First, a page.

I am so pleased to introduce you to the woman who truly needs no introduction. She’s Dr. Sejal Wohra, Programme Director at Worldwide Fund for Nature- India. She has been working for over 25 years of the field of environmental conservation and spearheads a team of over 300 professionals tackling the whole gamut of conservation concerns. Welcome to Heart of Conservation podcast Dr. Sejal Worah. Thank you so much for joining me today.
Dr. Sejal Wohra: Thank you
Lalitha Krishnan: My first question to you is, as a woman leader who’s in a very influential and enviable position at WWF India, what has your journey been like through all the years?
Dr. Sejal Wohra: It’s hard to really explain the journey because some things were things I was determined to do and some things just happened in life. I grew up in and around Mussoorie so we’ve always grown up in nature. Ever since I was little, I kind of had this affinity for nature and as I grew up, I knew I wanted to do something. Something that would keep me close to nature and ecology. So I went to school like we all do, I went through university like we all do. Then after I finished my bachelors in Mumbai I kind of looked around for something that would, you know, help me learn more about nature.
At that time in India, there was no university that offered anything in conservation. There was no Wildlife Institute of India. There was no NCBS. It was also a time in the 80s when—I mean nothing has changed today—when people were looking to the US as a future study option. So I said, OK, let me look around. And lo and behold, I was amazed to find that there were so many universities in the US that offered degrees in wildlife conservation. I did my Masters in wildlife conservation. But, I realized, after I finished my Masters that while I enjoyed the courses and the learning in the US I really wanted to do something on the ground. I really wanted to do applied conservation…and I didn’t think I wanted to do it in the US. So I was thinking, what should I do. Should I do a Ph.D.? Should I go back to India? My worry about coming back to India at that time was not that I was a woman in this field but that I wouldn’t get a job. I just thought, who is going to give anybody a job with a degree in wildlife biology, wildlife conservation in those days? Funnily enough, the day I was graduating there was somebody from India who came to give a talk. …in the US, at my university. It turned out that he was the CEO of WWF India at that time.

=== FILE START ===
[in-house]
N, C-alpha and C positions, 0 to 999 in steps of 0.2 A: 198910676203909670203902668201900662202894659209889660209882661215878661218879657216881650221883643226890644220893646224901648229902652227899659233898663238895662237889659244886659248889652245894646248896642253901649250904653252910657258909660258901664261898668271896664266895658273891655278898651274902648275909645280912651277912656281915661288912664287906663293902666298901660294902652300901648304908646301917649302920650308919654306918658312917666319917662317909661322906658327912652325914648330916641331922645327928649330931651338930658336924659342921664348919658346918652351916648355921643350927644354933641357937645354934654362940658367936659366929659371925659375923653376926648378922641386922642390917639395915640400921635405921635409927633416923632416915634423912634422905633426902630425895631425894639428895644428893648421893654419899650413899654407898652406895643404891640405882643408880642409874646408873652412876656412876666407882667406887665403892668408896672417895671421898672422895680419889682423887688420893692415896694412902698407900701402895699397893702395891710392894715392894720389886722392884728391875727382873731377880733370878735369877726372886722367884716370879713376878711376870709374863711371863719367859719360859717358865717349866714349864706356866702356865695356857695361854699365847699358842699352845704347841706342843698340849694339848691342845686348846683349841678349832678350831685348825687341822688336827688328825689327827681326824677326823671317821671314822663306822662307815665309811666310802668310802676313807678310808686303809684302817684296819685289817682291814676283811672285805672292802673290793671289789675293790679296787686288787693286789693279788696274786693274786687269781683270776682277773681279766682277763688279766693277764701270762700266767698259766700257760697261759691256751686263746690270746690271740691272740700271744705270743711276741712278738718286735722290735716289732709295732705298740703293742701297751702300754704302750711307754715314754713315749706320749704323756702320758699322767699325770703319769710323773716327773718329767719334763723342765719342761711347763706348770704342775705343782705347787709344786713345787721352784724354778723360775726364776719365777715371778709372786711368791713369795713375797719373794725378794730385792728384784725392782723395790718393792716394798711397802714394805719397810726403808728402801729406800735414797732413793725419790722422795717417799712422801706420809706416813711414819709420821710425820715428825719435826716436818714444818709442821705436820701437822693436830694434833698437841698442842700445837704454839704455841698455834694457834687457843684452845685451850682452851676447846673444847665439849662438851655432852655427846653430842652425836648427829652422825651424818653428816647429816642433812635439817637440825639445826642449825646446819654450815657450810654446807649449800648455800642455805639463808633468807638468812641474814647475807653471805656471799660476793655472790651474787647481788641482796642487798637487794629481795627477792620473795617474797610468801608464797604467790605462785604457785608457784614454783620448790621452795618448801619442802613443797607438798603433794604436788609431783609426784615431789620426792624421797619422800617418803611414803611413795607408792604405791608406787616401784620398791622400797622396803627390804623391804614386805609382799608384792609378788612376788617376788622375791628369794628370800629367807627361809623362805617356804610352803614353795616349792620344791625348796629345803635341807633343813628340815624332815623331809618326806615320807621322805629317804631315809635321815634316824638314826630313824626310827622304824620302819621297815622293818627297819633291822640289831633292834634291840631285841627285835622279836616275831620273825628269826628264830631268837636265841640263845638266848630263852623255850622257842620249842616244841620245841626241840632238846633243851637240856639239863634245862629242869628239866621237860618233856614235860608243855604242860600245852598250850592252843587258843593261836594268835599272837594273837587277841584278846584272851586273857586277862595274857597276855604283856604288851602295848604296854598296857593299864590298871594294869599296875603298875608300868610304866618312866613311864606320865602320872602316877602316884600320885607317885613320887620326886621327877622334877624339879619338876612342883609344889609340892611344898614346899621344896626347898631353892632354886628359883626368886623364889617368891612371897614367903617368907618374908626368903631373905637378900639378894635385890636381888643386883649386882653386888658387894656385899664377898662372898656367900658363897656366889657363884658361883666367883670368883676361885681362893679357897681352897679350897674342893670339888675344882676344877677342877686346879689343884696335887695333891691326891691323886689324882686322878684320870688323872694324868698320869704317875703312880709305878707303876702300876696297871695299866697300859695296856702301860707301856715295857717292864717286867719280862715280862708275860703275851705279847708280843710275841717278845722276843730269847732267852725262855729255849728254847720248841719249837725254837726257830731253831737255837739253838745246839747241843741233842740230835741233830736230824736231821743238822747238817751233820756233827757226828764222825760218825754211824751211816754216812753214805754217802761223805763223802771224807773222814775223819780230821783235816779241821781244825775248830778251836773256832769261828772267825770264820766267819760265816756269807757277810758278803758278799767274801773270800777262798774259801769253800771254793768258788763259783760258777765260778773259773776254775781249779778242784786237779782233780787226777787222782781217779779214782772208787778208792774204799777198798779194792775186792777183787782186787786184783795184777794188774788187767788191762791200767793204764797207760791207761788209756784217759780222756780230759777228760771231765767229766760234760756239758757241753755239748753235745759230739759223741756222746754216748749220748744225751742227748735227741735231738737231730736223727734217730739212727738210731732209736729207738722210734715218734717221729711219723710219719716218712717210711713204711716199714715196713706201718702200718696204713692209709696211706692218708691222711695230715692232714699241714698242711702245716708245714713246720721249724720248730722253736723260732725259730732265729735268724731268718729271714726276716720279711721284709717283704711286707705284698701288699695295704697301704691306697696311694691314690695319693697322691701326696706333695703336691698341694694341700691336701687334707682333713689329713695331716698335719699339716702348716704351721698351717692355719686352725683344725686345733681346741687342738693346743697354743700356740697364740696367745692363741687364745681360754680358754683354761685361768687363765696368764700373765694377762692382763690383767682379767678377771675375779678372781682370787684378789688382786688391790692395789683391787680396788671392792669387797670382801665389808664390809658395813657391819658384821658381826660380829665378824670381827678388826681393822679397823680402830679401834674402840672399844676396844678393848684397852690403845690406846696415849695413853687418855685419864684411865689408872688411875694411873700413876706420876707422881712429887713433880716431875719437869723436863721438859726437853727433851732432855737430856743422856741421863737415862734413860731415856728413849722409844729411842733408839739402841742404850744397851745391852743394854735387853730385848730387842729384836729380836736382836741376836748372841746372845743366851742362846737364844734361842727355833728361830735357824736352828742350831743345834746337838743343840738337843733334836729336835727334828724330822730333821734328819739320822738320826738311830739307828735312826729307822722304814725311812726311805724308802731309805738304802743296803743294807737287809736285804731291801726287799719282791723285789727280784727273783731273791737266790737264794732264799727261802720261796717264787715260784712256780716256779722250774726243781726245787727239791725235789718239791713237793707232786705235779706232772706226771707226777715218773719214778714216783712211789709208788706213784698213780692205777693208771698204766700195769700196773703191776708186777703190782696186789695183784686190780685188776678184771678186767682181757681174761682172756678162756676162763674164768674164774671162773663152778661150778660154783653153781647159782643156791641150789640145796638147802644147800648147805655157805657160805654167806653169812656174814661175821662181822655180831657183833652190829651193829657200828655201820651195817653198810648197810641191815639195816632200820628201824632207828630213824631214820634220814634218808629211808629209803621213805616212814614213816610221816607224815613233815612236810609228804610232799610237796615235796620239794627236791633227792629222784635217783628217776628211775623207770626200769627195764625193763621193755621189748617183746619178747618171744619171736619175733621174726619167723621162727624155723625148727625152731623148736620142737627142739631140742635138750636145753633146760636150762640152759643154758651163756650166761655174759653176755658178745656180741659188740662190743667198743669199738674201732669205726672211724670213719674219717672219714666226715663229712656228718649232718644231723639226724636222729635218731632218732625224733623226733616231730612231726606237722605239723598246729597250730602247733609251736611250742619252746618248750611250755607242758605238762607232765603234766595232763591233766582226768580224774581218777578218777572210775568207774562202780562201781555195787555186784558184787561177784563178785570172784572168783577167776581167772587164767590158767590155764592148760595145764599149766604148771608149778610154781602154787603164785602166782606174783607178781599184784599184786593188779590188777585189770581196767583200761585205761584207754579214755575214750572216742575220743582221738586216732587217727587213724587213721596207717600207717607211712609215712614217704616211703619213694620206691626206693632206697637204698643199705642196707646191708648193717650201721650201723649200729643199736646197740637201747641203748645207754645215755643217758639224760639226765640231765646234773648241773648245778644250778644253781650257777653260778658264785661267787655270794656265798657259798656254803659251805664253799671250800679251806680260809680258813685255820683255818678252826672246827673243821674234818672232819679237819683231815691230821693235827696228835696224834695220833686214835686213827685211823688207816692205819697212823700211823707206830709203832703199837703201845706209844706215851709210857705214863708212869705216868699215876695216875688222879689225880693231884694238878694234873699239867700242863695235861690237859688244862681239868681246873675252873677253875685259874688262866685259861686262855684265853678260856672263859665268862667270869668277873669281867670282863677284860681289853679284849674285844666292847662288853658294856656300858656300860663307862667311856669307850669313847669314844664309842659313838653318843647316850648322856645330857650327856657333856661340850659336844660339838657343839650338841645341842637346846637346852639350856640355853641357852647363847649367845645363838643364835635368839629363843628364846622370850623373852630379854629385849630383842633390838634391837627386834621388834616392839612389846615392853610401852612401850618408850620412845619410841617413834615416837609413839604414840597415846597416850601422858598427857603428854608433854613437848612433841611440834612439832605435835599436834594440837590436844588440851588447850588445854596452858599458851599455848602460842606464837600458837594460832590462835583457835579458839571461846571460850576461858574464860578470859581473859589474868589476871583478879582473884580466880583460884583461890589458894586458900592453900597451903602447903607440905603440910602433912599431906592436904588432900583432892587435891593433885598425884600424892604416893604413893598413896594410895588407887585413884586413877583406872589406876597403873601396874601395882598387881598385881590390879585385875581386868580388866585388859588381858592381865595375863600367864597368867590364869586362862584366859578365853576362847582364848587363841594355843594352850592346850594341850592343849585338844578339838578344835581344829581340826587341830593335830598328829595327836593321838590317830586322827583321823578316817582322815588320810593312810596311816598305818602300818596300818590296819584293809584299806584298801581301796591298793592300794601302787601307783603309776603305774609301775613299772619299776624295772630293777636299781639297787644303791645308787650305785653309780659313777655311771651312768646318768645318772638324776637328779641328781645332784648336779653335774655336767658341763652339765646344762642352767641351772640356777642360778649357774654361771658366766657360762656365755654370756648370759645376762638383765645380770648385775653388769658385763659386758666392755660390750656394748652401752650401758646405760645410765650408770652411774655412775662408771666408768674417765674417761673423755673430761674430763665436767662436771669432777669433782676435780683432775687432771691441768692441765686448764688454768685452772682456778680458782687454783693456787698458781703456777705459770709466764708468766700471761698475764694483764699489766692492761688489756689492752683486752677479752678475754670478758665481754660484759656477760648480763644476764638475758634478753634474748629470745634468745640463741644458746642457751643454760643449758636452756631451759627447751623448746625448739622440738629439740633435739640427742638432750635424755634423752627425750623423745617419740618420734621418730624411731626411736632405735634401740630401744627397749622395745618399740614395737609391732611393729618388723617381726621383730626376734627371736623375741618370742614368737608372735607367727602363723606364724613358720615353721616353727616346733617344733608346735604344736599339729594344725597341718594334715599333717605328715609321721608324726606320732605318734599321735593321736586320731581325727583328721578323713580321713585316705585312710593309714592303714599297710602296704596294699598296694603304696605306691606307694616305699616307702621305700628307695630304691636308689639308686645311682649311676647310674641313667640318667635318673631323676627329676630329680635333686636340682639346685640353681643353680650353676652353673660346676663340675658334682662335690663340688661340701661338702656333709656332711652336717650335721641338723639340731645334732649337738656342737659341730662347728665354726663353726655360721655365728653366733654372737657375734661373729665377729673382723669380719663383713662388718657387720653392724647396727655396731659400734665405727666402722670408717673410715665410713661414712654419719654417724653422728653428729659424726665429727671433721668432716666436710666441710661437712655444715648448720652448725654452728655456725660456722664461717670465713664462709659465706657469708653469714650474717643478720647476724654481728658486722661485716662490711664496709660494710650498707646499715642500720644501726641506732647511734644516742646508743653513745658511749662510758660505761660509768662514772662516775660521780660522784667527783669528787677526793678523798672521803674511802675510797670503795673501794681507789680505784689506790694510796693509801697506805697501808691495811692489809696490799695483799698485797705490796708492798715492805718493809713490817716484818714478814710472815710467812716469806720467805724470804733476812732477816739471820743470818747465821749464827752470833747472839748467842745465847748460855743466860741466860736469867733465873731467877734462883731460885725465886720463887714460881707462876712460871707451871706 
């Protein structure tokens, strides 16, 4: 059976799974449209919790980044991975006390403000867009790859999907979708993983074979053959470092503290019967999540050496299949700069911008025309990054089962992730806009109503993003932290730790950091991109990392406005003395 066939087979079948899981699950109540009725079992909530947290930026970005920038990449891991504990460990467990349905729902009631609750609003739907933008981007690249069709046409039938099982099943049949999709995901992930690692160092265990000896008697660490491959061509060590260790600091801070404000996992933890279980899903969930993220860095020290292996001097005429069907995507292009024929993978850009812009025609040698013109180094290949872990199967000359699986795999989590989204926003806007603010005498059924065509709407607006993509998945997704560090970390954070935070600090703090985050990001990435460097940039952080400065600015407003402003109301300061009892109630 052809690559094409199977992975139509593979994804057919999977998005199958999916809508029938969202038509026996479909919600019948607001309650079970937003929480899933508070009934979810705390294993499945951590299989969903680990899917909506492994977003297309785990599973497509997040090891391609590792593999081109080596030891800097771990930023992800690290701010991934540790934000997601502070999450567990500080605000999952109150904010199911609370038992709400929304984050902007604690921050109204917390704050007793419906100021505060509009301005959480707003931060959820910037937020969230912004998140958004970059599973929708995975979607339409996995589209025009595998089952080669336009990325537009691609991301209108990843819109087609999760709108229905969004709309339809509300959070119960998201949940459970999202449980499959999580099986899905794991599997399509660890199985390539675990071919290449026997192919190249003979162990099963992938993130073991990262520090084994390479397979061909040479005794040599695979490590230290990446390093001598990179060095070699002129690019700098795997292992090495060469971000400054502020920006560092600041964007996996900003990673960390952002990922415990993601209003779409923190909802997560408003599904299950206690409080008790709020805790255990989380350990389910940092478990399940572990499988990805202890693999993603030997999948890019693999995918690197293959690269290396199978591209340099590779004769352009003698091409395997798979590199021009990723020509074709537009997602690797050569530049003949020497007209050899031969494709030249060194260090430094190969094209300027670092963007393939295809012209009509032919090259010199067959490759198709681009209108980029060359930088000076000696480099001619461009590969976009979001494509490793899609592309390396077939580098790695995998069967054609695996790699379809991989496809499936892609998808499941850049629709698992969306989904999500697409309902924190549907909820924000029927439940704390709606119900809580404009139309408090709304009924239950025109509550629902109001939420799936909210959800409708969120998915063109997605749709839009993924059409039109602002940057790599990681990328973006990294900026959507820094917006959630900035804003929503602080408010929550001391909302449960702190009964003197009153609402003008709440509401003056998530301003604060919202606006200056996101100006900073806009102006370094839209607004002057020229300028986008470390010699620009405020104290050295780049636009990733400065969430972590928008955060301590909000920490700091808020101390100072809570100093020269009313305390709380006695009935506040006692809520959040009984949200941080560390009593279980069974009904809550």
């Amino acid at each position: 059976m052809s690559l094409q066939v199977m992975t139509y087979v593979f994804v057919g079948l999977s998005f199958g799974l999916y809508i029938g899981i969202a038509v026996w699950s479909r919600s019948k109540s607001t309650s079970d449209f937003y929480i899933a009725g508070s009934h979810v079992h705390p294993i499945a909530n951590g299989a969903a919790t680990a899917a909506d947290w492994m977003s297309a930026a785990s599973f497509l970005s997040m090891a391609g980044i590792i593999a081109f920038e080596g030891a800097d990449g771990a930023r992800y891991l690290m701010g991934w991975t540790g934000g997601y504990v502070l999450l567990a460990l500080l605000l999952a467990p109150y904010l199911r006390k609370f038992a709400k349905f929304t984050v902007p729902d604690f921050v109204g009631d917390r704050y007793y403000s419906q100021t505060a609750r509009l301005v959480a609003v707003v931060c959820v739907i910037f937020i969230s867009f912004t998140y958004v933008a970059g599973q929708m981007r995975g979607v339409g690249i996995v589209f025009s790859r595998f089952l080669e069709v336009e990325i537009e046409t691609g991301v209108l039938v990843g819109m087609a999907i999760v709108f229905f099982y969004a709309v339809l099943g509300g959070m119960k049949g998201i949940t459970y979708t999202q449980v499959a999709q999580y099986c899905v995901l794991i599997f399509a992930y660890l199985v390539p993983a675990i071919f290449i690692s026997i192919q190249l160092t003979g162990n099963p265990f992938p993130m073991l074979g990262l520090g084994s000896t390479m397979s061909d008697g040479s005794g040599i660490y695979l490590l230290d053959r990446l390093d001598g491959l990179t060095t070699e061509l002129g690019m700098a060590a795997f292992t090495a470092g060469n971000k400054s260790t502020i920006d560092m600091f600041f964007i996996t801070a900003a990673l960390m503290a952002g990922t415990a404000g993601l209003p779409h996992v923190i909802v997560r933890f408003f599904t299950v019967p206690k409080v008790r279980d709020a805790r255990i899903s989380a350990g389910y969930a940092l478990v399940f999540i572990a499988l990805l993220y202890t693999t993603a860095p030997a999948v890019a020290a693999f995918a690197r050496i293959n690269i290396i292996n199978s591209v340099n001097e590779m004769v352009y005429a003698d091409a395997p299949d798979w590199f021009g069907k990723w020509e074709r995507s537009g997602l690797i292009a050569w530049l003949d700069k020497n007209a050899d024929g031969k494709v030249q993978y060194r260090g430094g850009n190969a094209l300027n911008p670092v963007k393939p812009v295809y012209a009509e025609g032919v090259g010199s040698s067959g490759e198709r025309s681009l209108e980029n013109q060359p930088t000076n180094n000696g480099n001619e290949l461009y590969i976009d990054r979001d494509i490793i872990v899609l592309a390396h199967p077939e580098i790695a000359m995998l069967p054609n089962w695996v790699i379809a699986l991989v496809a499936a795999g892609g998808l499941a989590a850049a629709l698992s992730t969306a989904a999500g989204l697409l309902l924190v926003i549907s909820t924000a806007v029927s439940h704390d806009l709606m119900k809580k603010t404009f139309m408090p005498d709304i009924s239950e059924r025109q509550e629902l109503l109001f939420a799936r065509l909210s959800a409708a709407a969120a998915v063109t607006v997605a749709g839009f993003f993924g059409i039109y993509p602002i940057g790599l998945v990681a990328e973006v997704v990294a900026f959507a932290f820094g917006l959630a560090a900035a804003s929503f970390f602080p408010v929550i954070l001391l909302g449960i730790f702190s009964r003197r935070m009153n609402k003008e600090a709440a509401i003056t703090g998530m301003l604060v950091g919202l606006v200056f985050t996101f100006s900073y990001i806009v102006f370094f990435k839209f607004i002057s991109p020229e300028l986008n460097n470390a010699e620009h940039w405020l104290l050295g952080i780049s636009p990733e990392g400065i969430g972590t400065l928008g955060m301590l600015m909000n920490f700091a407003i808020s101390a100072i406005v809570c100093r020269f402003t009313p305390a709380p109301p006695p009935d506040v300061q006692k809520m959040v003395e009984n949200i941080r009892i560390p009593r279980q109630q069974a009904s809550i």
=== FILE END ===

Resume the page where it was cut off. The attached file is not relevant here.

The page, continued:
Lalitha Krishnan: Oh my goodness.
Dr. Sejal Wohra: Bizarre. Anyway, he gave his talk and at the end of the talk—he looked at me because I was obviously Indian…I was the only Indian in that class–he asked me, “So, what do you want to do next?” I said, “Well I would love to come back to India but no one is going to give me a job?” He said, “Why don’t you come meet me, we’ll give you a job.” So, I said, “OK”. I packed my bags and landed up in Mumbai.